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| Re: Texture comps. Are you lichen any of these? |
Bob Jarman wrote:
When I think of texture, I see powdery snow, sugar, sand, a soft fabric, etc. - something fine and granular. Obviously these do not fit that mental image - too coarse and rough - although certainly a texture is in play.
Of course textures come in smooth and rough. But it's far more difficult to convey the message "texture" if all that is seen in an image is smooth or fine textured stuff. As you say the point of the exercise is creating that "mental image" i.e., some conscious tactile-like emotional reaction. Theme based set-up your brain to look for whatever the theme is. It you took 10 random shots and asked a viewer to say which best delivered the message of "texture" which do you think they'd pick, the pile of talcum powder or the pile of broken glass? Ask 100 viewer and you'd have some that said the talcum and others the glass but the distribution would probably be skewed strongly towards the rougher one.
With "rough" objects the message "texture" translates better photographically because clues to 3D shape and texture come from the contrast the lighting creates and why low angle cross light works best to reveal it. But like the chalk example it only works if there are personal experiences in memory to connect the visual depiction to. Personal experience is subjective so to get the desired reaction in as many different people as possible I'd want to use a object they would have touched in person, or create a visual contrast of smooth and rough in the image as part of the message.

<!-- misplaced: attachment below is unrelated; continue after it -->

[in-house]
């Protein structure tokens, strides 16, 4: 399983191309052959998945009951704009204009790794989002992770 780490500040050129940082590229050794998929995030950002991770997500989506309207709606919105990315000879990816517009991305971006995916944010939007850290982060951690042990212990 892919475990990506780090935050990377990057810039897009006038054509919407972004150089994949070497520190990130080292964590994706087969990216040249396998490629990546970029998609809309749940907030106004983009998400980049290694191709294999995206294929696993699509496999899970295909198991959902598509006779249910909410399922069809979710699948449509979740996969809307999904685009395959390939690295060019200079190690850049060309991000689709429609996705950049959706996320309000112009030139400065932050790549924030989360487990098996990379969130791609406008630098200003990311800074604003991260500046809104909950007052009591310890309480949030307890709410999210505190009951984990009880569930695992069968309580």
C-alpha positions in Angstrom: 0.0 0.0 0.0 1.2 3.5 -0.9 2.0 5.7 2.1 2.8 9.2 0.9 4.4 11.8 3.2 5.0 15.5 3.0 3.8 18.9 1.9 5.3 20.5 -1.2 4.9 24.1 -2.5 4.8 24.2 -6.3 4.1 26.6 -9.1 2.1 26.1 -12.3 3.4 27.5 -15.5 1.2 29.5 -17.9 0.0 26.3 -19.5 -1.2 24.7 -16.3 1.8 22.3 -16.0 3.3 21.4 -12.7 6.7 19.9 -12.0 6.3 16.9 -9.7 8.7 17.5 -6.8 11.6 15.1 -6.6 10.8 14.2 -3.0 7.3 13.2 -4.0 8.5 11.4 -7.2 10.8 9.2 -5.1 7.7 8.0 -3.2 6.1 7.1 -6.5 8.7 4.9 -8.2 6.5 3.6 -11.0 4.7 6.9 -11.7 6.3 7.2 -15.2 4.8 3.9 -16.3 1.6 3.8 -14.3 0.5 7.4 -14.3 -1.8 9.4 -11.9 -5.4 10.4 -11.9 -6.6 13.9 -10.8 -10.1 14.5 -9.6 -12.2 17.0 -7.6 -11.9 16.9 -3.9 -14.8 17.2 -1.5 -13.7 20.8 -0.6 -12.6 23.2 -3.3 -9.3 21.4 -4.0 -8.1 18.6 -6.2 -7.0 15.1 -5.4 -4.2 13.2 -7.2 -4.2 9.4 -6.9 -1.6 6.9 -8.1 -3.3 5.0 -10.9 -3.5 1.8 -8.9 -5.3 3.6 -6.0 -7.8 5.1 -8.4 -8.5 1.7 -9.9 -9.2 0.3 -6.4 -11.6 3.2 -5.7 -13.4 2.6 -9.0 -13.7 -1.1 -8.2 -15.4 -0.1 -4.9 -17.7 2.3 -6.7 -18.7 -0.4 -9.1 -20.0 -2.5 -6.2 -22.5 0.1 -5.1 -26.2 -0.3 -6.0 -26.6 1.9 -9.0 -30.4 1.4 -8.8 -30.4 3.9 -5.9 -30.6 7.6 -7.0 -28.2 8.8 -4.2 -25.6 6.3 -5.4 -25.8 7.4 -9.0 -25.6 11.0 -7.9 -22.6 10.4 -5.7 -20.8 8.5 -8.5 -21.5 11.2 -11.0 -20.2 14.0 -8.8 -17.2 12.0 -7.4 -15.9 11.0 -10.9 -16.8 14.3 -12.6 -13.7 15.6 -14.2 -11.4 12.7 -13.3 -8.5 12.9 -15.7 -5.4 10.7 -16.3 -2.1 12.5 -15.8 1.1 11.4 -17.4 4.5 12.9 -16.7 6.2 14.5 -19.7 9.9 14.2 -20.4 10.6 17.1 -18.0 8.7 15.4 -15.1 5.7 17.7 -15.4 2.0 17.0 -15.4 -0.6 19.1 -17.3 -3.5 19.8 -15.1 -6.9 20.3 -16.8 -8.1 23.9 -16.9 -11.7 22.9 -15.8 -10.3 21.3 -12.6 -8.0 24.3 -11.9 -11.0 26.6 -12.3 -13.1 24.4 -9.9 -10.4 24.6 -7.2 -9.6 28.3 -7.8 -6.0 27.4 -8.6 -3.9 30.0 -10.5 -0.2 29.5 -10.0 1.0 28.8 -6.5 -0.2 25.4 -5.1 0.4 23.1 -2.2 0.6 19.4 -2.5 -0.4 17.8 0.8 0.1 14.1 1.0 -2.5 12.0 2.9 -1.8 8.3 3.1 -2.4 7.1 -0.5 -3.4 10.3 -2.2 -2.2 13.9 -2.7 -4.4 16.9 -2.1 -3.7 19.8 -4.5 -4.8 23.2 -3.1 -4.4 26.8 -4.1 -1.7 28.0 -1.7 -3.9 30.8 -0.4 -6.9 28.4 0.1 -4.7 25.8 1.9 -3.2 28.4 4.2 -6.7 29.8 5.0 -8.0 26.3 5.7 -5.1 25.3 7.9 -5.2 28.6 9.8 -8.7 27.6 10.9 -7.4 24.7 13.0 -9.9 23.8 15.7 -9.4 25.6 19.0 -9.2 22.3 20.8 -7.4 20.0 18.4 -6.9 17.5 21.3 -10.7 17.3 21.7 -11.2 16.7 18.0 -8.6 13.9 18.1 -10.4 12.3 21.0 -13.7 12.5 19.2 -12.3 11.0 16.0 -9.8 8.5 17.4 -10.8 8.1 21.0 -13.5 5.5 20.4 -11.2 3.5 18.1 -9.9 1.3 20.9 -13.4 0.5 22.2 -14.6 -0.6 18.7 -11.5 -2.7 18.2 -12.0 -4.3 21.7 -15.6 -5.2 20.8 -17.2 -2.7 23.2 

How would you react to a shot of a teacher at a blackboard writing but breaking the chalk? If you ever sat in a classroom and heard the screeching noise that creates you might cringe when you see that image. The visual in that case creates an association with an auditory memory and the reaction it causes. If you had never experienced chalk making that awful sound you'd ask what's so interesting about a teacher breaking chalk and not get the intended message.
The pretzel image did that the best of any I've seen so far at delivering the message of texture by way of contrasting smooth and rough texture in the same image. But the "creative" way it's rendered just showing part of a stick and adding the visually confusing "reflection" that's not a reflection would distracts conscious thought about the texture if not captioned as a texture competition entry.
The reason something like 40 grit sandpaper comes to mind is like the pretzel that the widely spaced grit on the paper creates both a tactile associate and visual contrast between it's rough and smooth areas visually even if you've never held a piece of it in your hands. Broken glass is similar in that respect; normally very smooth, but made rough by breaking into small sharp edged pieces visually and more likely to have been experienced in person. Both create a contrast of smooth vs. rough in the image but the broken glass is more likely to trigger the next level tactile reaction once the clues about shape and texture are processed.
It's really more of an exercise in the psychology of perception than a purely photographic one as I see it.